Marijuana Use and Abuse
President Obama’s drug czar expressed his concerns over the implications of legalizing marijuana and advocating the drug’s medicinal benefits.
“We are certainly not sending a very good message when we call it medicine and legalize it,” R. Gil Kerlikowske, director of the Office of National Drug Control Policy, told The Oregonian in an exclusive interview.
Kerlikowske made a quick stop in Portland last week to meet privately with some community leaders to talk about Oregon’s prescription drug abuse problem. He said the issue about marijuana was also discussed, saying it “always comes up.”
The former Seattle police chief cited the result of a 2012 survey which found that more California drivers tested positive for marijuana use than for alcohol.
Kerlikowske stressed that his concerns about marijuana center on public health, and that efforts to legalize the drug send the wrong message to young people.
Although medical marijuana is legal in some states and recreational marijuana use has been recently approved in Washington state and Colorado, the drug remains illegal under federal law. In 2011, the the Drug Enforcement Administration rejected a petition to reclassify marijuana’s federal status, saying the drug has “no accepted medical use.”
Earlier this month, Kerlikowske slammed medical marijuana during a speaking engagement in San Francisco, the San Francisco Examiner reports. He said: “Medicinal marijuana has never been through the FDA process. We have the world’s most renowned process to decide what is medicine and what should go in peoples’ bodies. And marijuana has never been through that process.”
The fight against substance abuse in Florida is bearing good results as more teens are keeping their hands off illegal substances, according to the 2012 Youth Substance Abuse Survey.
Although alcohol, tobacco, and marijuana are still among the most widely abused substances in the state, the survey shows lesser teens are using them compared to the previous years.
In Indian River County, alcohol use among teens went down from 33 percent in 2010 to 26 percent in 2012. Cigarette smoking dropped from 12 percent to 8 percent in the same period, while marijuana use declined from 15 percent to 13 percent, the WPTV reports.
In St. Lucie County, alcohol use dropped from 30 percent in 2010 to 25 percent in 2012. Marijuana use dropped from 13 percent to 11 percent in the last two years.
In Orange County, a notable decline was also observed. The number of middle and high school students in the area who reported lifetime use of alcohol decreased from 49.5 percent in 2010 to 46.8 percent in 2012. Past 30-day underage drinking also declined from 26.5 percent in 2010 to 23.1. percent in 2012, as reported in the Orange County Government news release.
“Underage drinking is a major concern in Orange County and we are glad to see the numbers trending in the right direction,” said Orange County Mayor Teresa Jacobs. “We will continue to support our schools, drug free coalition members and community efforts to further reduce substance use in our community.”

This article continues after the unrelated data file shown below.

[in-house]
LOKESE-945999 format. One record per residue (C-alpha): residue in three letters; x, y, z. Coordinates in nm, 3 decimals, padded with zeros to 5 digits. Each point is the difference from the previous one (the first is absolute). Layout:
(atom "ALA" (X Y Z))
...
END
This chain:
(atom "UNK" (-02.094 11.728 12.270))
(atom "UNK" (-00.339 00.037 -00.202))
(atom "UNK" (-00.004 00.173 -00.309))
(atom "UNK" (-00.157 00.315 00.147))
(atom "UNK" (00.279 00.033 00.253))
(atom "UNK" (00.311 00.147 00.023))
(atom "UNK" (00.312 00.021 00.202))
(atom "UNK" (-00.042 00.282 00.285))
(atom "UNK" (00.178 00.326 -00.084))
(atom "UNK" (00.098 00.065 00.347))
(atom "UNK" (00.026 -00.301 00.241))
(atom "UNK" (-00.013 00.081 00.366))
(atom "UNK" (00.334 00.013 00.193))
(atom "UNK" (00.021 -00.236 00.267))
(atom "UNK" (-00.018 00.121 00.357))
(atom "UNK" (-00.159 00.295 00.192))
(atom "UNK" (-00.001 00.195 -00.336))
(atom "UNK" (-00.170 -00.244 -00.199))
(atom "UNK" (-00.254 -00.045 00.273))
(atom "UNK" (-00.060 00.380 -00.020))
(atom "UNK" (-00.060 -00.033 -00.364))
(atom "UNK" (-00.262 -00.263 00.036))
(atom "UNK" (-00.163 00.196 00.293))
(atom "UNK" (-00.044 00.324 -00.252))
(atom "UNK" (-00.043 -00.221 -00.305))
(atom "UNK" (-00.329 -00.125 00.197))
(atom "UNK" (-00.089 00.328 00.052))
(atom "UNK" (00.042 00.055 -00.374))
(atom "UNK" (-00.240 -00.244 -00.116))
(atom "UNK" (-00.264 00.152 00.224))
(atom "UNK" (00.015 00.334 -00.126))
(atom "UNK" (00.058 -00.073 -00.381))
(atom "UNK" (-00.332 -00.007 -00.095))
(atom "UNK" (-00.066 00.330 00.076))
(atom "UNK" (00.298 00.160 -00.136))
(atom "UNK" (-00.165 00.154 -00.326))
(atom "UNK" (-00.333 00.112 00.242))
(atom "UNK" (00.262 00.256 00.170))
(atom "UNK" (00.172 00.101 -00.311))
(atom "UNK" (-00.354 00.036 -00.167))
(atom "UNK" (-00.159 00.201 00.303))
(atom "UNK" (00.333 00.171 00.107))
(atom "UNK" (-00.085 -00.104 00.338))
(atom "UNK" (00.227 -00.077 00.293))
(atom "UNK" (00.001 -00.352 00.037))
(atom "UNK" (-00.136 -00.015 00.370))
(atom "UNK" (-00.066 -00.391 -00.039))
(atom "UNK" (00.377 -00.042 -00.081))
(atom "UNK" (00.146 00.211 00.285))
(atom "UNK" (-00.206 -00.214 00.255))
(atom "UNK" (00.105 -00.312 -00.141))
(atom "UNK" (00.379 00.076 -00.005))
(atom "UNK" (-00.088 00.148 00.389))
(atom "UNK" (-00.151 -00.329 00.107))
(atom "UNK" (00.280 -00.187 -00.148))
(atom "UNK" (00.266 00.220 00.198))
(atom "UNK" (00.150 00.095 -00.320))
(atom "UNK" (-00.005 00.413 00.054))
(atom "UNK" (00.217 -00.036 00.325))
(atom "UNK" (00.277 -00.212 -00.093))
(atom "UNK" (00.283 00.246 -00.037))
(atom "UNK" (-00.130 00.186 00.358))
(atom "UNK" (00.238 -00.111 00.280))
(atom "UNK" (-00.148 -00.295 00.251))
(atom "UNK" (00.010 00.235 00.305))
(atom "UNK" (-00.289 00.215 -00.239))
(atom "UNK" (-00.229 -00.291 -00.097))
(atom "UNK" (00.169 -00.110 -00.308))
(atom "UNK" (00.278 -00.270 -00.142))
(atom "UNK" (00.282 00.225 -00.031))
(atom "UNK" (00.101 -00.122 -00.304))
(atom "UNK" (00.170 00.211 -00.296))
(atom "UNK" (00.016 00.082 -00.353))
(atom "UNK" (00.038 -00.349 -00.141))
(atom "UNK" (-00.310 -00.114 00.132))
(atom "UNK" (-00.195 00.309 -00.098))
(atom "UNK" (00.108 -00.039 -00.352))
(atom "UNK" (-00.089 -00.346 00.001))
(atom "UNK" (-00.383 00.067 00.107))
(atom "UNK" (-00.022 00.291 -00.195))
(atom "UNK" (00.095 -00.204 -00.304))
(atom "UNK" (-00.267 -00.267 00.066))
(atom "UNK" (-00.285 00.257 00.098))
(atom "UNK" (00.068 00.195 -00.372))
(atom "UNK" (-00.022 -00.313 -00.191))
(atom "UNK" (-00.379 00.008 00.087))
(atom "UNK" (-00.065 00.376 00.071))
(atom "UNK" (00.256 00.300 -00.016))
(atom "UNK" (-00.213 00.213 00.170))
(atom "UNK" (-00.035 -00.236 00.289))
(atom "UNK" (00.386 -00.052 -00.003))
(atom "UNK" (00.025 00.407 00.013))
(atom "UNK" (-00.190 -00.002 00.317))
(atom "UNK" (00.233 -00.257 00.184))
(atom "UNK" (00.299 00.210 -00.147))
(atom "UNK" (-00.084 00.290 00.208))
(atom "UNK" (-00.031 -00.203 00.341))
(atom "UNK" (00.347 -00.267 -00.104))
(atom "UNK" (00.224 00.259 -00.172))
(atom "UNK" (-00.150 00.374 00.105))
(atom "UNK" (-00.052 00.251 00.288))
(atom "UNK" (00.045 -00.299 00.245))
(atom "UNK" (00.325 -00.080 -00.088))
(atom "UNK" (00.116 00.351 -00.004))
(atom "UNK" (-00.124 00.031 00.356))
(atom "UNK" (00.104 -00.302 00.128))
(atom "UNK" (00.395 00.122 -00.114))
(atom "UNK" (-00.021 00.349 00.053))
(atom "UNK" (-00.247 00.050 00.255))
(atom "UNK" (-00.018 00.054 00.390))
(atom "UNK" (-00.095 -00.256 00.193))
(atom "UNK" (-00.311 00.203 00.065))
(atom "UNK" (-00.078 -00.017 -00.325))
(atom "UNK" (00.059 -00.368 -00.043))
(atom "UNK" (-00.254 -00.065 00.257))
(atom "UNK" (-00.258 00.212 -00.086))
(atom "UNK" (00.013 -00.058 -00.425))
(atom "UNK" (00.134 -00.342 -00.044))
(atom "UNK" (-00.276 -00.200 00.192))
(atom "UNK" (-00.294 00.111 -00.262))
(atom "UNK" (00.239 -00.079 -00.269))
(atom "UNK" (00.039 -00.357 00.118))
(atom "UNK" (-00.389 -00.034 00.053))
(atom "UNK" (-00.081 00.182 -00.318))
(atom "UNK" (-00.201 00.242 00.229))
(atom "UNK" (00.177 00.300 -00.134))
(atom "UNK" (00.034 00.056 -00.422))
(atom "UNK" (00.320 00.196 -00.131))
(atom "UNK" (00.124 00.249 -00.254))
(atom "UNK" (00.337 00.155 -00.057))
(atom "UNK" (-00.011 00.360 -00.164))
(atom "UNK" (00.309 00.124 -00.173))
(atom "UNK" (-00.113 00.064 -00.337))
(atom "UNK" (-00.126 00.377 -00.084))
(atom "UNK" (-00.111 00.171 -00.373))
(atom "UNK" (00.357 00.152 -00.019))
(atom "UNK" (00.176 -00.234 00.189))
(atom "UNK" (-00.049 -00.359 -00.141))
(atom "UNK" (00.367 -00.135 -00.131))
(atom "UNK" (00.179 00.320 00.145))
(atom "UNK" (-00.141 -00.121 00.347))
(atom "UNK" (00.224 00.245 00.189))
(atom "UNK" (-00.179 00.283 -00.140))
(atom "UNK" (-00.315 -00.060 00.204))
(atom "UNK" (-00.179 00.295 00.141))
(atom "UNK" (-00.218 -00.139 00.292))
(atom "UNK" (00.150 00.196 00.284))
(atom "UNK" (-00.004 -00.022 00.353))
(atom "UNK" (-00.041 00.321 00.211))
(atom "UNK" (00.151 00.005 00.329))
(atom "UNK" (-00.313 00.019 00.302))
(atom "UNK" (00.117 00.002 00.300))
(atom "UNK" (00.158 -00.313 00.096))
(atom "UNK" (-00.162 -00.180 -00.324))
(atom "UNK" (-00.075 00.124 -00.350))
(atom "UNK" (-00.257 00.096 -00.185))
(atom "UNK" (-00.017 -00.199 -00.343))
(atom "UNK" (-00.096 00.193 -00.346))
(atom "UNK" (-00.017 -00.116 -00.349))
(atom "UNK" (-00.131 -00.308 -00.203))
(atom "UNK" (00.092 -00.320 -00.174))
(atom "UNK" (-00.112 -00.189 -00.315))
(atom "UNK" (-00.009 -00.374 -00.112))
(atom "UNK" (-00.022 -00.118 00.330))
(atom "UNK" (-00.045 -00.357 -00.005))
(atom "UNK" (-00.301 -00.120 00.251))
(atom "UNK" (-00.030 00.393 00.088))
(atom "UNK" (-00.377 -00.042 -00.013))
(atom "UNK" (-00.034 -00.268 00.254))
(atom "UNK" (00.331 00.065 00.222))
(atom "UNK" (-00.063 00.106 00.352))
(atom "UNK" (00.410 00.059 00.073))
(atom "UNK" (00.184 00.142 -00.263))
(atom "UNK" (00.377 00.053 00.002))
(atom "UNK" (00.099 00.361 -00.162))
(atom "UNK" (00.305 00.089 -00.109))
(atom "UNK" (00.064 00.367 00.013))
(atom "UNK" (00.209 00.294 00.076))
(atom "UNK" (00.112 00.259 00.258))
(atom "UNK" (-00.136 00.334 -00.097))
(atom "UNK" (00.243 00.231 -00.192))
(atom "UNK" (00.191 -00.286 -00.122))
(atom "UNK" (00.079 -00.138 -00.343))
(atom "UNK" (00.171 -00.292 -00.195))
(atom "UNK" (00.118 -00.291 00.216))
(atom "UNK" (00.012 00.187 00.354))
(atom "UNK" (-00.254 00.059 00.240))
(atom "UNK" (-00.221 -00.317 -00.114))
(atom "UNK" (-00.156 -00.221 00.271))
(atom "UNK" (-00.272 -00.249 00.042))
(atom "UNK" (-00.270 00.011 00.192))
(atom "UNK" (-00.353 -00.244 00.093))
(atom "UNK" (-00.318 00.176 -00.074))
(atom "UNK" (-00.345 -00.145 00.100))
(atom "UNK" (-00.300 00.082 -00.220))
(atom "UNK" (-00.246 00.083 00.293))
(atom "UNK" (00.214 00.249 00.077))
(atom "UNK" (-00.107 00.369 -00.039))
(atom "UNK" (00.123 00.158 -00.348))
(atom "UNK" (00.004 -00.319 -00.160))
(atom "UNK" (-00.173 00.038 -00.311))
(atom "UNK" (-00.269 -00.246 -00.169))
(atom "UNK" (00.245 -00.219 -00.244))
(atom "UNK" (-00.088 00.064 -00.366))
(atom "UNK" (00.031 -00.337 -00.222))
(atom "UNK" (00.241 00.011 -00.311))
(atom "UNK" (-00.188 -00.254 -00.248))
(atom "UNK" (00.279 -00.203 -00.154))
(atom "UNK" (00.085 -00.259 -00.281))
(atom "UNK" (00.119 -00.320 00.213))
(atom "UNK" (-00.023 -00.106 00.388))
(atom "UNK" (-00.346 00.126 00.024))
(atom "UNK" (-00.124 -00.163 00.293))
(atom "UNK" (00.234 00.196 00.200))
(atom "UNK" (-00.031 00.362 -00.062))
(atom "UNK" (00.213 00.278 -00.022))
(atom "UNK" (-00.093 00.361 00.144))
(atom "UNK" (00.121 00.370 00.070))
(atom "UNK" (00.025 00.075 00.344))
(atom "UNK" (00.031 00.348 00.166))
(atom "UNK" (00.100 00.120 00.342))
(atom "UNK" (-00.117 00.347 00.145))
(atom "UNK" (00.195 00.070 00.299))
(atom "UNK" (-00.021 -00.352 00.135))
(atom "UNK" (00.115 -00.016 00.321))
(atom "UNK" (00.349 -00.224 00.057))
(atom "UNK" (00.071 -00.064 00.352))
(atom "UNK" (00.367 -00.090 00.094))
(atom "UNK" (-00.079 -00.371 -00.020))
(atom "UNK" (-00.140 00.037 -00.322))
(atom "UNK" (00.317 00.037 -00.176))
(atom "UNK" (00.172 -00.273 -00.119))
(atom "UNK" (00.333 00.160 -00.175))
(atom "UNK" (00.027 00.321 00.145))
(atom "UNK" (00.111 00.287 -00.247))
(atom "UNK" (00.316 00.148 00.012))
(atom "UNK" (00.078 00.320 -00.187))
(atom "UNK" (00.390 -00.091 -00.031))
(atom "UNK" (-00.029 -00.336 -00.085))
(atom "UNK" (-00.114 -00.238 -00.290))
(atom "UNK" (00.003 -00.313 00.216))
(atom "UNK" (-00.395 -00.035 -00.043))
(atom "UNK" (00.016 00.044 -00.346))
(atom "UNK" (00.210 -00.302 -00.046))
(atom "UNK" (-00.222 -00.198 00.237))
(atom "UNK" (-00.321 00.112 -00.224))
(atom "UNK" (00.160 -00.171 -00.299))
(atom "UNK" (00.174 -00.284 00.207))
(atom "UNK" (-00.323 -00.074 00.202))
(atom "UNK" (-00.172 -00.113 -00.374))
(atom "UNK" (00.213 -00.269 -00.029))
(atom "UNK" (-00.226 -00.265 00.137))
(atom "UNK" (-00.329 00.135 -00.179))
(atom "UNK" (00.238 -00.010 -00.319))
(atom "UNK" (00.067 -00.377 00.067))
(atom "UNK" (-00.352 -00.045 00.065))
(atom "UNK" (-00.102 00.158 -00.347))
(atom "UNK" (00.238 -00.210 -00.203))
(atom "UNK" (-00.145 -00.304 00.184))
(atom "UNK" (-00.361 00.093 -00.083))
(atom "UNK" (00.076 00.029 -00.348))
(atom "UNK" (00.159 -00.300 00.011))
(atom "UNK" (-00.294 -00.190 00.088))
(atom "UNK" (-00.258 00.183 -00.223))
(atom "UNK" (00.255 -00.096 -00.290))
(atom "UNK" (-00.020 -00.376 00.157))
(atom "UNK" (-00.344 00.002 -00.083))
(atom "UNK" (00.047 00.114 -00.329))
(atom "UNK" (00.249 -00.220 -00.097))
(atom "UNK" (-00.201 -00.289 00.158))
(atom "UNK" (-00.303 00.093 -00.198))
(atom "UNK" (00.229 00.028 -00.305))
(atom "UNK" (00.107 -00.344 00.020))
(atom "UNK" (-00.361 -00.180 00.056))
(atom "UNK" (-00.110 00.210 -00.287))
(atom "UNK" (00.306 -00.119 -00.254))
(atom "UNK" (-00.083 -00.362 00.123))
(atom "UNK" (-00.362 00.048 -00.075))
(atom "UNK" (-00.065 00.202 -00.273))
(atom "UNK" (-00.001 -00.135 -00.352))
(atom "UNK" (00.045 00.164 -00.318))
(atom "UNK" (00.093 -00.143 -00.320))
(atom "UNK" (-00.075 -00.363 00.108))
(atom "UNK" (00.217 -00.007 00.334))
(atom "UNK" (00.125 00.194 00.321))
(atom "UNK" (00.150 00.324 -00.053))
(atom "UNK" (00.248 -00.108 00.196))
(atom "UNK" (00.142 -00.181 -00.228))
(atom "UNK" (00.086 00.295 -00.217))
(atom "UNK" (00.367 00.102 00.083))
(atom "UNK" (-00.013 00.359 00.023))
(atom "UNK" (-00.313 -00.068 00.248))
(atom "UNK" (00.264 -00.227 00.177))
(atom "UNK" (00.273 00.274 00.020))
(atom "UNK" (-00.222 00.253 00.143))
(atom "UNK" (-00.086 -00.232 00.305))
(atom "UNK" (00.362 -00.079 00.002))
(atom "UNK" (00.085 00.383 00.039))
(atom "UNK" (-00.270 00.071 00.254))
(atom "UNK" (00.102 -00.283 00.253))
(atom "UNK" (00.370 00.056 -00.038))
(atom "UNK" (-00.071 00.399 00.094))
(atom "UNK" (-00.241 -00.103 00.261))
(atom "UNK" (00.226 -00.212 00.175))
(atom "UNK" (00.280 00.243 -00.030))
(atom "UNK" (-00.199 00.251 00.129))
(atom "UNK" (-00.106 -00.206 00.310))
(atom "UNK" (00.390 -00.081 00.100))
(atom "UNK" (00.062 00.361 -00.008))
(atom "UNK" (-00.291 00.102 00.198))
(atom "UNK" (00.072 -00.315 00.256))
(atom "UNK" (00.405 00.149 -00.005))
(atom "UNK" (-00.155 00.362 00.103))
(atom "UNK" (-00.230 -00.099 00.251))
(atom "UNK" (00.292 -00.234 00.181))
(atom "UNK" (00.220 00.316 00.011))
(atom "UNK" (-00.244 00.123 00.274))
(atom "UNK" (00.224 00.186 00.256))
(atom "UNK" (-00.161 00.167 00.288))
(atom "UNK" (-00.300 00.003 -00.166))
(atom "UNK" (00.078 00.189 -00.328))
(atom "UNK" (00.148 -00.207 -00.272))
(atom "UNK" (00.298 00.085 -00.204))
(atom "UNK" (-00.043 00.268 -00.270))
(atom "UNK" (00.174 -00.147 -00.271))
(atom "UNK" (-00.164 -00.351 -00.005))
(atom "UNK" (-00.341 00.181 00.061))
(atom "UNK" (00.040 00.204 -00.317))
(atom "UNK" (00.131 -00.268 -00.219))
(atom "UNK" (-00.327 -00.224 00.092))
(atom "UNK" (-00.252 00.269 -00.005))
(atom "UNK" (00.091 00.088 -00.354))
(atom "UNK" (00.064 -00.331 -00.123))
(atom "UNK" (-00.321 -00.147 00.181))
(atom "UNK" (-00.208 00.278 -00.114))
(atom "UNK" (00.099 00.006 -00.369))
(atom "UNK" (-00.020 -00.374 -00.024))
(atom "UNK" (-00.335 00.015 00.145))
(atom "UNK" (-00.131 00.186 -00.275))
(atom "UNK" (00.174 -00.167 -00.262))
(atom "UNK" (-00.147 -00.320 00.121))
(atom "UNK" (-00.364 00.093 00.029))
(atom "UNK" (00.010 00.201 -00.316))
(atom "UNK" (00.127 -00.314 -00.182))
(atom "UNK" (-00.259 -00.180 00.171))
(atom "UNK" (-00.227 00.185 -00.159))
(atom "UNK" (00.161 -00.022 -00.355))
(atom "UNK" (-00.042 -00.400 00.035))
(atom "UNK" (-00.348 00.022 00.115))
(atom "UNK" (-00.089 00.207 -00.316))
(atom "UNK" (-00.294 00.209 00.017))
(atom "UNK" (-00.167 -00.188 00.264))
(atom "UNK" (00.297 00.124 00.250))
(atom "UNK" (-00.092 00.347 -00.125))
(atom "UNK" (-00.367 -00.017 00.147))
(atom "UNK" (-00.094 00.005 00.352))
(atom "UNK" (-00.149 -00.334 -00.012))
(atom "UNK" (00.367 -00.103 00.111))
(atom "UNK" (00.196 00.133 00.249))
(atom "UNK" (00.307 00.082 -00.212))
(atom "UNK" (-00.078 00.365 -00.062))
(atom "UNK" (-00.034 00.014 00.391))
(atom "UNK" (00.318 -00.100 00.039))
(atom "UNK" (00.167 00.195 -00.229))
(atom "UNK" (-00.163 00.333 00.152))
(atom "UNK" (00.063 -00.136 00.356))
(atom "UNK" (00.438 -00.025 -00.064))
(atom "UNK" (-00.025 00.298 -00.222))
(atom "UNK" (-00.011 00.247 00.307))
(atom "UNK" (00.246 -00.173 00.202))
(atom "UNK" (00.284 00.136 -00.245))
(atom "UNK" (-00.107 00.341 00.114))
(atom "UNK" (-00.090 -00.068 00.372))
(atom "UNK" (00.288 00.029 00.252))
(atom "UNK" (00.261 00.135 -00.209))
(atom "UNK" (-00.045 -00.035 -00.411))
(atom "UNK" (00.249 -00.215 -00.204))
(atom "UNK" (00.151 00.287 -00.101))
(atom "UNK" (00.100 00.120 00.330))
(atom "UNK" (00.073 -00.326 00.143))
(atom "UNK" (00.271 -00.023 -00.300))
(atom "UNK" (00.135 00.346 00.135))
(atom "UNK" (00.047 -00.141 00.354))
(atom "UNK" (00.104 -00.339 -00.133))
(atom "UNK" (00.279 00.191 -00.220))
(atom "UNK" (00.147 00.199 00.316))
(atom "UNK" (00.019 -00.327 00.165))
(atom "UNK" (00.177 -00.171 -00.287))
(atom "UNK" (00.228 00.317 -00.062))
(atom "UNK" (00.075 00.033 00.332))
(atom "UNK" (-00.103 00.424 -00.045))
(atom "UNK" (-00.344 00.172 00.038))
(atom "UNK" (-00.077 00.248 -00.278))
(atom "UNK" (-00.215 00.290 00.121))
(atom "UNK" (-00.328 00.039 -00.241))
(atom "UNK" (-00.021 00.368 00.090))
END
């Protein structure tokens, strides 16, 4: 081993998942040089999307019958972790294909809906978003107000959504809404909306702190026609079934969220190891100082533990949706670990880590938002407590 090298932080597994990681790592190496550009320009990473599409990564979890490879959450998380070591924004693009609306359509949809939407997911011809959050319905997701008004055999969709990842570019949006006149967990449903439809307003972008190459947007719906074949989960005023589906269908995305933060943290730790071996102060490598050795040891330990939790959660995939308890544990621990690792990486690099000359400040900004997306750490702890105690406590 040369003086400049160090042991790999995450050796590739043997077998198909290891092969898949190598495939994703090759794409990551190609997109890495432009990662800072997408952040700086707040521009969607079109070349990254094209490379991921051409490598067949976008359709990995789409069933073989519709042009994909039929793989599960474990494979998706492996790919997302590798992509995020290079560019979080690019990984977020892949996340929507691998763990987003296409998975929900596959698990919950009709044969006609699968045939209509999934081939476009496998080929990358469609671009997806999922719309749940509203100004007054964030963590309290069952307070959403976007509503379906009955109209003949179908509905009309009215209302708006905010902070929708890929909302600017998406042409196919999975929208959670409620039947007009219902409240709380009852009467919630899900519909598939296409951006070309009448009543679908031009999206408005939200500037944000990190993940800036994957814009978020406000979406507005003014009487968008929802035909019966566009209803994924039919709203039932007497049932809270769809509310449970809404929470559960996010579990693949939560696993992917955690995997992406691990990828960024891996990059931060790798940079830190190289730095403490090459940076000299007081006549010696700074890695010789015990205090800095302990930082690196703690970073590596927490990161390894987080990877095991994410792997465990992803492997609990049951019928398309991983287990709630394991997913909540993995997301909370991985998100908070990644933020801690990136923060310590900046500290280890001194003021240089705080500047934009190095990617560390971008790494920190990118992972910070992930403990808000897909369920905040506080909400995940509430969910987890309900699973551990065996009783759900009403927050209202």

Past 30-day cigarette use by Orange County students also went down from 7.8 percent in 2010 to 5 percent in 2012, though past 30-day marijuana use remained steady from 11.9 percent in 2010 to 12.1 percent in 2012.
Orange County Sheriff Jerry Demings said they won’t slow down in their efforts in preventing substance abuse among youth. “The Orange County Sheriff’s Office and our community partners will continue to focus prevention efforts on the harms of marijuana use, synthetic marijuana use and the non-medical use of prescription drugs among our youth,” Demings added.
The 2012 Florida Youth Substance Abuse Survey also showed significant decline in substance abuse in Baker County, Duval County, Nassau County, Martin County, and St. Johns County.
Two months after Washington and Colorado voters say yes to recreational marijuana use, a new group was launched on Jan. 10 to halt legalization movement.
Called Project SAM (Smart Approaches to Marijuana), the organization is chaired by former Democratic U.S. Rep. Patrick Kennedy, who struggled with alcohol and drug addiction. Other board members include Kevin Sabet, a former White House drug policy adviser and an outspoken opponent of legalizing marijuana; and David Frum, a former speechwriter for President George W. Bush.
“Our country is about to go down the wrong road, in the opposite direction of sound mental health policy,” Kennedy told the Associated Press. “It’s just shocking as a public health issue that we seem to be looking the other way as this legalization of marijuana becomes really glamorous.”
Also member of the board is Sharon Levy, chairwoman of the American Academy of Pediatrics committee on substance abuse, who said she joined the organization because “we’re losing the public health battle” and policy is being made by legalization advocates who might be misinformed about marijuana’s dangers.
The group argues that the U.S. can tackle issues, such as racial disparities in arrest rates and the lifelong stigma that can come with a marijuana conviction, without legalizing pot.
Project SAM hopes to raise money to oppose legalization messages around the country, shape the legalization laws taking effect in Washington and Colorado, promote alternatives to jail time for pot users, and speed up scientific research on the effects of marijuana, the article notes.
Hawaii evokes images of an idyllic paradise where you can go to get away from life’s troubles and clear your mind of negative thoughts while you bask in the sun. (In fact, even writing the previous sentence makes me want to book a flight there now.) But Hawaii isn’t free from troubles. While many of us go there to get away, the state is home to over a million people and they also have the same troubles there that we face here, one of them is drug abuse.
Teenagers are teenagers no matter where they grow up and they will be tempted to experiment with drugs, even if they’re living in what many of us consider to be the epitome of tropical paradise.
I don’t mean to block out the sunshine and spoil the dreamy visions in your head but here are some cold, hard facts. (I’ve rounded percentages to the nearest whole number.)
According to studies done by the Substance Abuse and Mental Health Services Administration, approximately 13,000 adolescents (just over 13%) in Hawaii use illicit drugs, with 10,000 (about 10%) using marijuana and 6,000 (6%) using some other illicit drug.